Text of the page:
MINNEAPOLIS -- On the same week that Regions Hospital officials announced the displacement of two stillborns, hundreds of health care workers gathered in Minneapolis for an international infant loss conference.
Conference organizers quickly changed their discussion topics to include what they consider a "cautionary tale."
"We, as professionals, have been very concerned, hearing the sad story not once, but twice this week... It's something that we're not going to tolerate, and we want people to be aware of," said Cathi Lammert, President of the Pregnancy Loss and Infant Death Alliance.
Lammert's comments follow a tumultuous week for the St. Paul Regions Hospital. On Tuesday, workers at a Red Wing laundry facility discovered the remains of a 22-week stillborn. Then on Friday, the hospital came forward again, saying they believe a 19-week stillborn was accidentally transferred in the same basket of linens.
"There are no words to describe how deeply saddened we are and how sorry we are for this terrible mistake," said Brock Nelson, president and CEO of Regions Hospital.
In a statement on Saturday, Crothall Healthcare -- the Red Wing laundry facility -- said they had not found the remains of the second stillborn. The statement also mentioned that the hospital would be "reviewing the laundry over the weekend."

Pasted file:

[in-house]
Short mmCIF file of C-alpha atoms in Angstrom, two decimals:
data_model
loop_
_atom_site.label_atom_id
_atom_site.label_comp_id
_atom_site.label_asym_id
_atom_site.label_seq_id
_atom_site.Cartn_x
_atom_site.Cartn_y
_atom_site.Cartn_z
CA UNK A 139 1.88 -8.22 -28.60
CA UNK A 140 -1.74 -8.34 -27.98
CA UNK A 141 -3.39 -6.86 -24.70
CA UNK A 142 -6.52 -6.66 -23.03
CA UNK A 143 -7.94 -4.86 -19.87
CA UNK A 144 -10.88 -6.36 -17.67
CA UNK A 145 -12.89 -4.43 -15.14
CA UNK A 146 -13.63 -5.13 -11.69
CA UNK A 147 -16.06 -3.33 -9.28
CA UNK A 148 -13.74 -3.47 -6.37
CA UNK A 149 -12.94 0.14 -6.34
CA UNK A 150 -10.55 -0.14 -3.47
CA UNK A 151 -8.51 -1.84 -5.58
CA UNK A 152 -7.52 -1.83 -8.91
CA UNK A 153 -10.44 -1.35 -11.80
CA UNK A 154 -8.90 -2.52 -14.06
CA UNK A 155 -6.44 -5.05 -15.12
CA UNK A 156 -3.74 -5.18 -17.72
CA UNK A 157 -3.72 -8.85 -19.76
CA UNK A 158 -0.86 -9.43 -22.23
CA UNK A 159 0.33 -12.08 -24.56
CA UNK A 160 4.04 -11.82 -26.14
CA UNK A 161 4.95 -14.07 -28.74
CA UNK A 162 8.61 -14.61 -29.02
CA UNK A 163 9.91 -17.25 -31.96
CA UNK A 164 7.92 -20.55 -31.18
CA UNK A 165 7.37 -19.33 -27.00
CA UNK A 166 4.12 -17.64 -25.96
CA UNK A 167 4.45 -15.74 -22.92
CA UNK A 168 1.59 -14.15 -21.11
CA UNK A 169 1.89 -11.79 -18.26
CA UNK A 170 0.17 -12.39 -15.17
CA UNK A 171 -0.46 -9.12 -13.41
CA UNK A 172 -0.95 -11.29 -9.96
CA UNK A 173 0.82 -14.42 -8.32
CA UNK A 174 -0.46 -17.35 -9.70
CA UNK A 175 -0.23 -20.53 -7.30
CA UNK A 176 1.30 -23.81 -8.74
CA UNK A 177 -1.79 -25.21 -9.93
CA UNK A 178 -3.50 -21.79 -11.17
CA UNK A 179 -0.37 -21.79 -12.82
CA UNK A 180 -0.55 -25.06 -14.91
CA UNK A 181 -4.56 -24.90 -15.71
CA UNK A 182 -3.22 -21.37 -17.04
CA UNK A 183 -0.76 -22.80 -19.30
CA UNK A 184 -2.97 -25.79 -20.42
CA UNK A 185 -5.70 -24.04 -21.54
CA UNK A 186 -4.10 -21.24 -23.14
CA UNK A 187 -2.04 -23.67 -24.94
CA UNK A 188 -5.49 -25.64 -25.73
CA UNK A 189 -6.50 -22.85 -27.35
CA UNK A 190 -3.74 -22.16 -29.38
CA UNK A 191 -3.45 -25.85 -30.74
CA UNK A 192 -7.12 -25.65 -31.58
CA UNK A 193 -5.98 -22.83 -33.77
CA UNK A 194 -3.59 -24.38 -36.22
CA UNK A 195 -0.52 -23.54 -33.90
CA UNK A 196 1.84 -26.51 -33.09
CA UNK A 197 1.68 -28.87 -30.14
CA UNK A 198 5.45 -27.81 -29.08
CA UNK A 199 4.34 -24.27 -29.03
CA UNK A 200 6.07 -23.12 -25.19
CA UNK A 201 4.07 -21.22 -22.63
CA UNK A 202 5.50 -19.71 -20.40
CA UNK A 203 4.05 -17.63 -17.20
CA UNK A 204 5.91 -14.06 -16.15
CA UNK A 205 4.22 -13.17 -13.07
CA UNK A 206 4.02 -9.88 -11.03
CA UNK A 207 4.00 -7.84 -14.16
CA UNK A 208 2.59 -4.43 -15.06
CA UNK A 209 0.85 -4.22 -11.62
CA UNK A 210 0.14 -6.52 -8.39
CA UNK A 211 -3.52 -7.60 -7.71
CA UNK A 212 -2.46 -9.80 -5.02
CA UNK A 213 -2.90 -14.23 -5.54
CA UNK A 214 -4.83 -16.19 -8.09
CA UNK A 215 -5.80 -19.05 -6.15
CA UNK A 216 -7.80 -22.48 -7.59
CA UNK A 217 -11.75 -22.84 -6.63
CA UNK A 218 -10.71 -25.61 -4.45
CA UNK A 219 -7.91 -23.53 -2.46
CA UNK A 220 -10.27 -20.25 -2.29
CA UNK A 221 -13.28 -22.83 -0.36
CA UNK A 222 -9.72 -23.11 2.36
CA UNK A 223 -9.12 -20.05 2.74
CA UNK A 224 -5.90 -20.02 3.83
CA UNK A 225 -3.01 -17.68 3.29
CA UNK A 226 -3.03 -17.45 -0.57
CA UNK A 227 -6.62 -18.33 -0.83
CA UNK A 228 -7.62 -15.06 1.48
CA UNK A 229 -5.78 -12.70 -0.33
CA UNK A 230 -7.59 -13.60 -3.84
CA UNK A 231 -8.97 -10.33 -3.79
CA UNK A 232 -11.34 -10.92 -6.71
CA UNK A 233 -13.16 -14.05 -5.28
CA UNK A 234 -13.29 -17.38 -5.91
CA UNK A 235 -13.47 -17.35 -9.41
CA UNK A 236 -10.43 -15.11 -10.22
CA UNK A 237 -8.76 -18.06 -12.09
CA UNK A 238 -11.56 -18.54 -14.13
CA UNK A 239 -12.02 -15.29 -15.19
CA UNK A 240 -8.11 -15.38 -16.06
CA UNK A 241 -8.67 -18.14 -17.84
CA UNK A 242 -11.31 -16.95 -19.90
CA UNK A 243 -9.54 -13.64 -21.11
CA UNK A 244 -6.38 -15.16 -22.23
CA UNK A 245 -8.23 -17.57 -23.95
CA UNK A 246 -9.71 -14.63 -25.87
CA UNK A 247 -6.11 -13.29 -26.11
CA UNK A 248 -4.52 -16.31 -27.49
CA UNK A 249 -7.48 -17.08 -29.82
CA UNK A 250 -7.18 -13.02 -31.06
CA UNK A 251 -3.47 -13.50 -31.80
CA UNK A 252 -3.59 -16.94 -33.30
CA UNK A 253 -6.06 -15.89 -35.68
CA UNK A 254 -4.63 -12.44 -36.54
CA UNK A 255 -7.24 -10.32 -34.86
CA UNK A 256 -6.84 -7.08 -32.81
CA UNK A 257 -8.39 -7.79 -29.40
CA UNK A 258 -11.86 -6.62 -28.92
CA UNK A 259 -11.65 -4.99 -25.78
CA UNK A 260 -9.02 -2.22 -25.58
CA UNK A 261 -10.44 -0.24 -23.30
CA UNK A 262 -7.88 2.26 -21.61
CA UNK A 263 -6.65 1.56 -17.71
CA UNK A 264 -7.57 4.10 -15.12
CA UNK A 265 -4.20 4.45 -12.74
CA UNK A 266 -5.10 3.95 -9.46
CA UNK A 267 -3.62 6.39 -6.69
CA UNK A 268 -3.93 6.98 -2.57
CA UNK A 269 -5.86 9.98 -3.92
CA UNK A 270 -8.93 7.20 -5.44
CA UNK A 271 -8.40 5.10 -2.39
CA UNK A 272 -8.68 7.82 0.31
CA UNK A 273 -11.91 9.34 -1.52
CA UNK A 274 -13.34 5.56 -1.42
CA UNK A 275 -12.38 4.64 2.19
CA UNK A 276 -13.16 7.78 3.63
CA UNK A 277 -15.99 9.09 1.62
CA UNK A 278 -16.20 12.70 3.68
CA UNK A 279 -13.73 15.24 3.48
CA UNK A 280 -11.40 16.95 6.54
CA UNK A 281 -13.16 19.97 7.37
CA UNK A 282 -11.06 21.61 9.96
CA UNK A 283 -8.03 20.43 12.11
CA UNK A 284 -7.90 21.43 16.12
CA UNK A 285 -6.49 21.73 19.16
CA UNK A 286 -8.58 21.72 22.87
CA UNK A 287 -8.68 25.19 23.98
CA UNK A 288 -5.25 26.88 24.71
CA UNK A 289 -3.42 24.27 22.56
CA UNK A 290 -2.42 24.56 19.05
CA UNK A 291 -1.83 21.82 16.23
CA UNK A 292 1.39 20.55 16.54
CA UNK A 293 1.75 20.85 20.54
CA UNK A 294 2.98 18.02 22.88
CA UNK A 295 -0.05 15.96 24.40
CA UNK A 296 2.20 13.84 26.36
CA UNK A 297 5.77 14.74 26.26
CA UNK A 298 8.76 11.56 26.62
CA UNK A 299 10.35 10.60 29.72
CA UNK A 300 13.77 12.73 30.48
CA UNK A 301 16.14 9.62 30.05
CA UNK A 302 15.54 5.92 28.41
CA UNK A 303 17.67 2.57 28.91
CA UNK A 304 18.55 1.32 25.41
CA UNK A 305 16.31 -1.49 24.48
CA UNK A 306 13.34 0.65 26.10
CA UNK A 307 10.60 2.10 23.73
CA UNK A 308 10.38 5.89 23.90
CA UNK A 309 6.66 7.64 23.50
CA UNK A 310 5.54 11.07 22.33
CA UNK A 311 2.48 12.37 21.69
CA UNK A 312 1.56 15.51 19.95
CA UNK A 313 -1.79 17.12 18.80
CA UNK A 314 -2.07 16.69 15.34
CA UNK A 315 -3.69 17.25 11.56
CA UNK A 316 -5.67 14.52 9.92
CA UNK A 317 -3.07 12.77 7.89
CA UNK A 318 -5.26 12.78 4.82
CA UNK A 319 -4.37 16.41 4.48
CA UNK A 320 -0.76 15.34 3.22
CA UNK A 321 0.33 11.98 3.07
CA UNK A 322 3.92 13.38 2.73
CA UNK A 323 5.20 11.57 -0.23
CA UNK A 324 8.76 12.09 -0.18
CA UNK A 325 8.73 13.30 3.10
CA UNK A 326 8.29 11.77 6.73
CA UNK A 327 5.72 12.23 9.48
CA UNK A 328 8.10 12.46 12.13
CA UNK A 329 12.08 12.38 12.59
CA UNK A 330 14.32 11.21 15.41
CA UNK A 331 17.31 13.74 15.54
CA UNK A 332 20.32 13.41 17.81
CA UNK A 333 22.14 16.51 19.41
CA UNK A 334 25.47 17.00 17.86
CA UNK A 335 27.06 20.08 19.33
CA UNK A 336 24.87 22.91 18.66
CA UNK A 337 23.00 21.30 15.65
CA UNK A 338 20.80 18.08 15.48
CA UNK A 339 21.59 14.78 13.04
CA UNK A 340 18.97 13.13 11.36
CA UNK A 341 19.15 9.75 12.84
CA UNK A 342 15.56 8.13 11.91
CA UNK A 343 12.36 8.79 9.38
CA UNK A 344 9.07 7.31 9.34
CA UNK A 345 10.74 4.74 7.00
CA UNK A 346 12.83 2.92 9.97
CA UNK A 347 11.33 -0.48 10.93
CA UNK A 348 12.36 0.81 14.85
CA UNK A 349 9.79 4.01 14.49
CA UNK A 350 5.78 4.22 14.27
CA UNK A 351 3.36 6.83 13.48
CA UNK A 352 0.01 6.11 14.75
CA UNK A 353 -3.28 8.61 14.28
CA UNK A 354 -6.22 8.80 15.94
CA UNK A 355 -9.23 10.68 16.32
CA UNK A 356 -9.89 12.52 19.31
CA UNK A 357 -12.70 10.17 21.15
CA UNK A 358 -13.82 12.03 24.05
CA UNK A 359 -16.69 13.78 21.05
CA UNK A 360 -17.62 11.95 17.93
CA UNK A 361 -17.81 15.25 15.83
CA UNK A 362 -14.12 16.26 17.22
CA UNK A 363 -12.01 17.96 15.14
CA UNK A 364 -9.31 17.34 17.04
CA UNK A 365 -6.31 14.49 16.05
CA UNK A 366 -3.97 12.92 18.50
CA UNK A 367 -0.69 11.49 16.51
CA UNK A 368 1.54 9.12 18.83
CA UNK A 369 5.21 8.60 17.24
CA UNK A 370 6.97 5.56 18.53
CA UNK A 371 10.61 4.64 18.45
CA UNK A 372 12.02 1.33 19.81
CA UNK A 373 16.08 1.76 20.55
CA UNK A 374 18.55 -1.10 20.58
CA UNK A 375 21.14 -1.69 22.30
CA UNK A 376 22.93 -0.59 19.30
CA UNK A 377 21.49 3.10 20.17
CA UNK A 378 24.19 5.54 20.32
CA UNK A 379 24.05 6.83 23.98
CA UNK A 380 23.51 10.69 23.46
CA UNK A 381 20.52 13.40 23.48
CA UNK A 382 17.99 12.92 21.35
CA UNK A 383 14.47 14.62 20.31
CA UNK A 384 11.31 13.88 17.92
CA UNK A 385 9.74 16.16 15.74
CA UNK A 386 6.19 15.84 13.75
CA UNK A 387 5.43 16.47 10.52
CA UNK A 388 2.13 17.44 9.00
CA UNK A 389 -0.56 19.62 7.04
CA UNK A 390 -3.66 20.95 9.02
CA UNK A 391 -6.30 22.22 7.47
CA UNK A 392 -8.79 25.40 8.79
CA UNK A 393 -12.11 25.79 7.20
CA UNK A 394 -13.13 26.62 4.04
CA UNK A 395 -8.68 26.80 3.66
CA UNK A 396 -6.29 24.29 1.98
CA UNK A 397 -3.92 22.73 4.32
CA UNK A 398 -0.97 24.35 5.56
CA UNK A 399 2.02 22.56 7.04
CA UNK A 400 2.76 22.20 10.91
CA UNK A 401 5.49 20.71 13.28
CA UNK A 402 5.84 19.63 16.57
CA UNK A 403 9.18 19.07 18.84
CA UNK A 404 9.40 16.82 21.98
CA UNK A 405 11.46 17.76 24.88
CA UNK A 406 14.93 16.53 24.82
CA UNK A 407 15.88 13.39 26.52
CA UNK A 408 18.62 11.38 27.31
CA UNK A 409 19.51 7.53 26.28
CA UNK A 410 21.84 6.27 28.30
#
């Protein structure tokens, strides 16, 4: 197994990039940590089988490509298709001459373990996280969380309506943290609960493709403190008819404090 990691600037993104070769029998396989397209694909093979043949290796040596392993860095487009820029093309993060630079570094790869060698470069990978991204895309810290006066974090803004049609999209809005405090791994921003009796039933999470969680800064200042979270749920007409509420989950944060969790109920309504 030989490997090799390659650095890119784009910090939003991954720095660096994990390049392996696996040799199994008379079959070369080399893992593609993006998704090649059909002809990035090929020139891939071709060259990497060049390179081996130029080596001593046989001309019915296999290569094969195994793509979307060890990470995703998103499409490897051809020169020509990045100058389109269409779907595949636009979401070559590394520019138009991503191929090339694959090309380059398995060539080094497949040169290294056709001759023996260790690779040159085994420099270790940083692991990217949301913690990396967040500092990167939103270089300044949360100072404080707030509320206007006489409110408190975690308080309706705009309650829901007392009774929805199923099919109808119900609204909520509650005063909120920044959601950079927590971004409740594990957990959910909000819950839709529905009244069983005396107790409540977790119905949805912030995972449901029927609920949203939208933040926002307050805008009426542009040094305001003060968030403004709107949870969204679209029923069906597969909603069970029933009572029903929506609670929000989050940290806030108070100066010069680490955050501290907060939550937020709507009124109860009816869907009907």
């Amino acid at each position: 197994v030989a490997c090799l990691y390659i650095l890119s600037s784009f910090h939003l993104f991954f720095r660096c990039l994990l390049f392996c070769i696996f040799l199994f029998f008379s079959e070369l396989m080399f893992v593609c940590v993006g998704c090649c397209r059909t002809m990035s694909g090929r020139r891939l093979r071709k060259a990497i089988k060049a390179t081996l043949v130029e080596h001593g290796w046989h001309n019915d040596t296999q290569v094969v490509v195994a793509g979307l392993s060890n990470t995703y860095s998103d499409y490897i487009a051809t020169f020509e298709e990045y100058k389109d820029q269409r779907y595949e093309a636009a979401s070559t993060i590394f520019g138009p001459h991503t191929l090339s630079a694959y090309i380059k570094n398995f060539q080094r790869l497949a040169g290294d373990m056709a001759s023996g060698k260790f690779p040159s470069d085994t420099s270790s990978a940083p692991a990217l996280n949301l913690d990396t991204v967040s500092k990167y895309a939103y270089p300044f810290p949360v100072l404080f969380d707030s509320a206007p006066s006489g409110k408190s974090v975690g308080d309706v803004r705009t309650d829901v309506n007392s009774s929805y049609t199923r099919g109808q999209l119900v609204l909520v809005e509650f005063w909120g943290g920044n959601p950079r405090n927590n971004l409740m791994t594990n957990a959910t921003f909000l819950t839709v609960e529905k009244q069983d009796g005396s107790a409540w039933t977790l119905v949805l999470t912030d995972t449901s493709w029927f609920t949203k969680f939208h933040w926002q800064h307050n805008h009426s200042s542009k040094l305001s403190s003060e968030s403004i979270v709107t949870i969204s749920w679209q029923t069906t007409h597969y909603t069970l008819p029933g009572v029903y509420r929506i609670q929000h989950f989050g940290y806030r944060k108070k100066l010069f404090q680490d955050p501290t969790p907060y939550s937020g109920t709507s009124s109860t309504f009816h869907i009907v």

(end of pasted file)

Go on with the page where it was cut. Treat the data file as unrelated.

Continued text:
Regions Hospital officials confirmed on Saturday they were "cooperating fully with inquiries from the Minnesota Department of Health and Law Enforcement." Officials said the hospitals has also immediately implemented the following changes to their procedures: an improved identification process that ensures a clear visual identification; an enhanced tracking process; and an additional level of security and supervision in the area.
Meantime, experts at the infant loss conference say they hope other hospitals heed the warning demonstrated in the Regions case. They urge hospitals to review their policies and bring in experts trained in how to handle infant loss.
"We all need to make sure that all hospitals are providing the best care that we possibly can to the bereaved families who experience these losses... These babies are loved and they need to be cared for with the deepest respect," she said.
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